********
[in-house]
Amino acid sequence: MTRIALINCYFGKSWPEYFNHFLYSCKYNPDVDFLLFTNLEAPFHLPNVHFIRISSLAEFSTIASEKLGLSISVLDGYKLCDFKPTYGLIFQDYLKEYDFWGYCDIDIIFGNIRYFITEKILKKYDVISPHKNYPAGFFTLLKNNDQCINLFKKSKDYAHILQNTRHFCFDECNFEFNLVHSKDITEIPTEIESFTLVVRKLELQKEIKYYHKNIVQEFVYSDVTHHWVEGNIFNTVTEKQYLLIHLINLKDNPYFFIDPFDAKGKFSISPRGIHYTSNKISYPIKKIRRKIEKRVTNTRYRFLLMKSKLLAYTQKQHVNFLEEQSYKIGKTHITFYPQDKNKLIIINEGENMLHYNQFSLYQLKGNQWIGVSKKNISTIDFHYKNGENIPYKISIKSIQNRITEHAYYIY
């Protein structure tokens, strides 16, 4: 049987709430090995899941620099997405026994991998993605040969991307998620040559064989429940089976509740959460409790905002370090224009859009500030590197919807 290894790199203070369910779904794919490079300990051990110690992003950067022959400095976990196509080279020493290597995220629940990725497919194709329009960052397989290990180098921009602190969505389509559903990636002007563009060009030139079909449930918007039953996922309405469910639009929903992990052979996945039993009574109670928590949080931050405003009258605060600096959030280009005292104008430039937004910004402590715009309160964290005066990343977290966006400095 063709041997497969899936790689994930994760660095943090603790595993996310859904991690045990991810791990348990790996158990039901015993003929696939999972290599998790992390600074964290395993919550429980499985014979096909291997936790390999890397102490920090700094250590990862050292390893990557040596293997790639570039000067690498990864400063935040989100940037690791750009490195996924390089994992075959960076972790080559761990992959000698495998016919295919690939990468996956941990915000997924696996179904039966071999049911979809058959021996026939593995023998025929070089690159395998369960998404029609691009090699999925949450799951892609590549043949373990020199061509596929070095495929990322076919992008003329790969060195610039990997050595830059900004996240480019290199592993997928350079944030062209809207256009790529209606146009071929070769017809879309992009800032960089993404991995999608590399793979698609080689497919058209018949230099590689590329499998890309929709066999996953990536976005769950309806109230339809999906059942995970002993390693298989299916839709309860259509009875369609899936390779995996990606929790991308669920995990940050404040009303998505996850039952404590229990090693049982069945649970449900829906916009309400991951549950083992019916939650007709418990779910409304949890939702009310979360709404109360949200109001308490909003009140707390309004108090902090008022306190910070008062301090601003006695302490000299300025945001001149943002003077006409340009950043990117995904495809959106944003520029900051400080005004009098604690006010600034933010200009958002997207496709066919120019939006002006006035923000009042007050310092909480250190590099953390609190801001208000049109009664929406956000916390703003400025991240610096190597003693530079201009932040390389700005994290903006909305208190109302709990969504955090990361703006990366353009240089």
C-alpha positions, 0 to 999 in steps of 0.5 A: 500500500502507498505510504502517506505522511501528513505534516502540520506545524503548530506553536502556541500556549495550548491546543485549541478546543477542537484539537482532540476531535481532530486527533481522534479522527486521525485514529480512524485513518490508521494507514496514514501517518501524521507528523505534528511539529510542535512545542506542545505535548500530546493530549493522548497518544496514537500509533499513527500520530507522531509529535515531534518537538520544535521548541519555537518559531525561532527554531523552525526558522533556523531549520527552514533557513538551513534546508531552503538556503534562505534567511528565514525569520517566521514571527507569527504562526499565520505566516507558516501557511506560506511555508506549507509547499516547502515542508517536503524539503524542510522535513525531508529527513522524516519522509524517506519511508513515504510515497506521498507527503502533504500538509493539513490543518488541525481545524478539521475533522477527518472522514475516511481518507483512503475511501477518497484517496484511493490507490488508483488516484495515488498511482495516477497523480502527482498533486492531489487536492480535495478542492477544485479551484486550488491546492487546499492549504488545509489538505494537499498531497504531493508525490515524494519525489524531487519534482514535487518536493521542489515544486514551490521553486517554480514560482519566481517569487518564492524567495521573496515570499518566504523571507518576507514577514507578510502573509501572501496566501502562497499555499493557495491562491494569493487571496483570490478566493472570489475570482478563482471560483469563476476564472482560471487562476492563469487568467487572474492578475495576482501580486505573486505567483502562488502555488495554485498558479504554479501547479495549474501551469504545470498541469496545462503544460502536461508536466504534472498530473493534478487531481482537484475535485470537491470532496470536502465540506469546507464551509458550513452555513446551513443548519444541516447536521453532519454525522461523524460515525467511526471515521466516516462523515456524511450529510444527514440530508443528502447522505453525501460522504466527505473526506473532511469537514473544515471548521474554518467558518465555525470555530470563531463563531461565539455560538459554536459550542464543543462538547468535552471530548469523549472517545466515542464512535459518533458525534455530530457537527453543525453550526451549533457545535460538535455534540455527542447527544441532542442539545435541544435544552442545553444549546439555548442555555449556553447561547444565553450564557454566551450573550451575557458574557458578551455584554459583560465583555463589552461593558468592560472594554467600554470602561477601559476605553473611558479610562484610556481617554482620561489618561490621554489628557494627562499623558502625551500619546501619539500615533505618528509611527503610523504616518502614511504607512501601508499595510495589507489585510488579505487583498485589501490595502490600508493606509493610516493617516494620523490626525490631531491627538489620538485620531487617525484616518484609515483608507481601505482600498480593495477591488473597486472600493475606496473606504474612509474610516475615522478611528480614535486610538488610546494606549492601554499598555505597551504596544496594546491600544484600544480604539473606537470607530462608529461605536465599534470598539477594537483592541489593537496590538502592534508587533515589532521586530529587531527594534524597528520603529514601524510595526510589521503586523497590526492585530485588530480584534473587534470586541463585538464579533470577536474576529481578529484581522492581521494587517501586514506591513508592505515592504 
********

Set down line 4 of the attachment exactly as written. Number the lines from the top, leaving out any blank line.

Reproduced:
C-alpha positions, 0 to 999 in steps of 0.5 A: 500500500502507498505510504502517506505522511501528513505534516502540520506545524503548530506553536502556541500556549495550548491546543485549541478546543477542537484539537482532540476531535481532530486527533481522534479522527486521525485514529480512524485513518490508521494507514496514514501517518501524521507528523505534528511539529510542535512545542506542545505535548500530546493530549493522548497518544496514537500509533499513527500520530507522531509529535515531534518537538520544535521548541519555537518559531525561532527554531523552525526558522533556523531549520527552514533557513538551513534546508531552503538556503534562505534567511528565514525569520517566521514571527507569527504562526499565520505566516507558516501557511506560506511555508506549507509547499516547502515542508517536503524539503524542510522535513525531508529527513522524516519522509524517506519511508513515504510515497506521498507527503502533504500538509493539513490543518488541525481545524478539521475533522477527518472522514475516511481518507483512503475511501477518497484517496484511493490507490488508483488516484495515488498511482495516477497523480502527482498533486492531489487536492480535495478542492477544485479551484486550488491546492487546499492549504488545509489538505494537499498531497504531493508525490515524494519525489524531487519534482514535487518536493521542489515544486514551490521553486517554480514560482519566481517569487518564492524567495521573496515570499518566504523571507518576507514577514507578510502573509501572501496566501502562497499555499493557495491562491494569493487571496483570490478566493472570489475570482478563482471560483469563476476564472482560471487562476492563469487568467487572474492578475495576482501580486505573486505567483502562488502555488495554485498558479504554479501547479495549474501551469504545470498541469496545462503544460502536461508536466504534472498530473493534478487531481482537484475535485470537491470532496470536502465540506469546507464551509458550513452555513446551513443548519444541516447536521453532519454525522461523524460515525467511526471515521466516516462523515456524511450529510444527514440530508443528502447522505453525501460522504466527505473526506473532511469537514473544515471548521474554518467558518465555525470555530470563531463563531461565539455560538459554536459550542464543543462538547468535552471530548469523549472517545466515542464512535459518533458525534455530530457537527453543525453550526451549533457545535460538535455534540455527542447527544441532542442539545435541544435544552442545553444549546439555548442555555449556553447561547444565553450564557454566551450573550451575557458574557458578551455584554459583560465583555463589552461593558468592560472594554467600554470602561477601559476605553473611558479610562484610556481617554482620561489618561490621554489628557494627562499623558502625551500619546501619539500615533505618528509611527503610523504616518502614511504607512501601508499595510495589507489585510488579505487583498485589501490595502490600508493606509493610516493617516494620523490626525490631531491627538489620538485620531487617525484616518484609515483608507481601505482600498480593495477591488473597486472600493475606496473606504474612509474610516475615522478611528480614535486610538488610546494606549492601554499598555505597551504596544496594546491600544484600544480604539473606537470607530462608529461605536465599534470598539477594537483592541489593537496590538502592534508587533515589532521586530529587531527594534524597528520603529514601524510595526510589521503586523497590526492585530485588530480584534473587534470586541463585538464579533470577536474576529481578529484581522492581521494587517501586514506591513508592505515592504 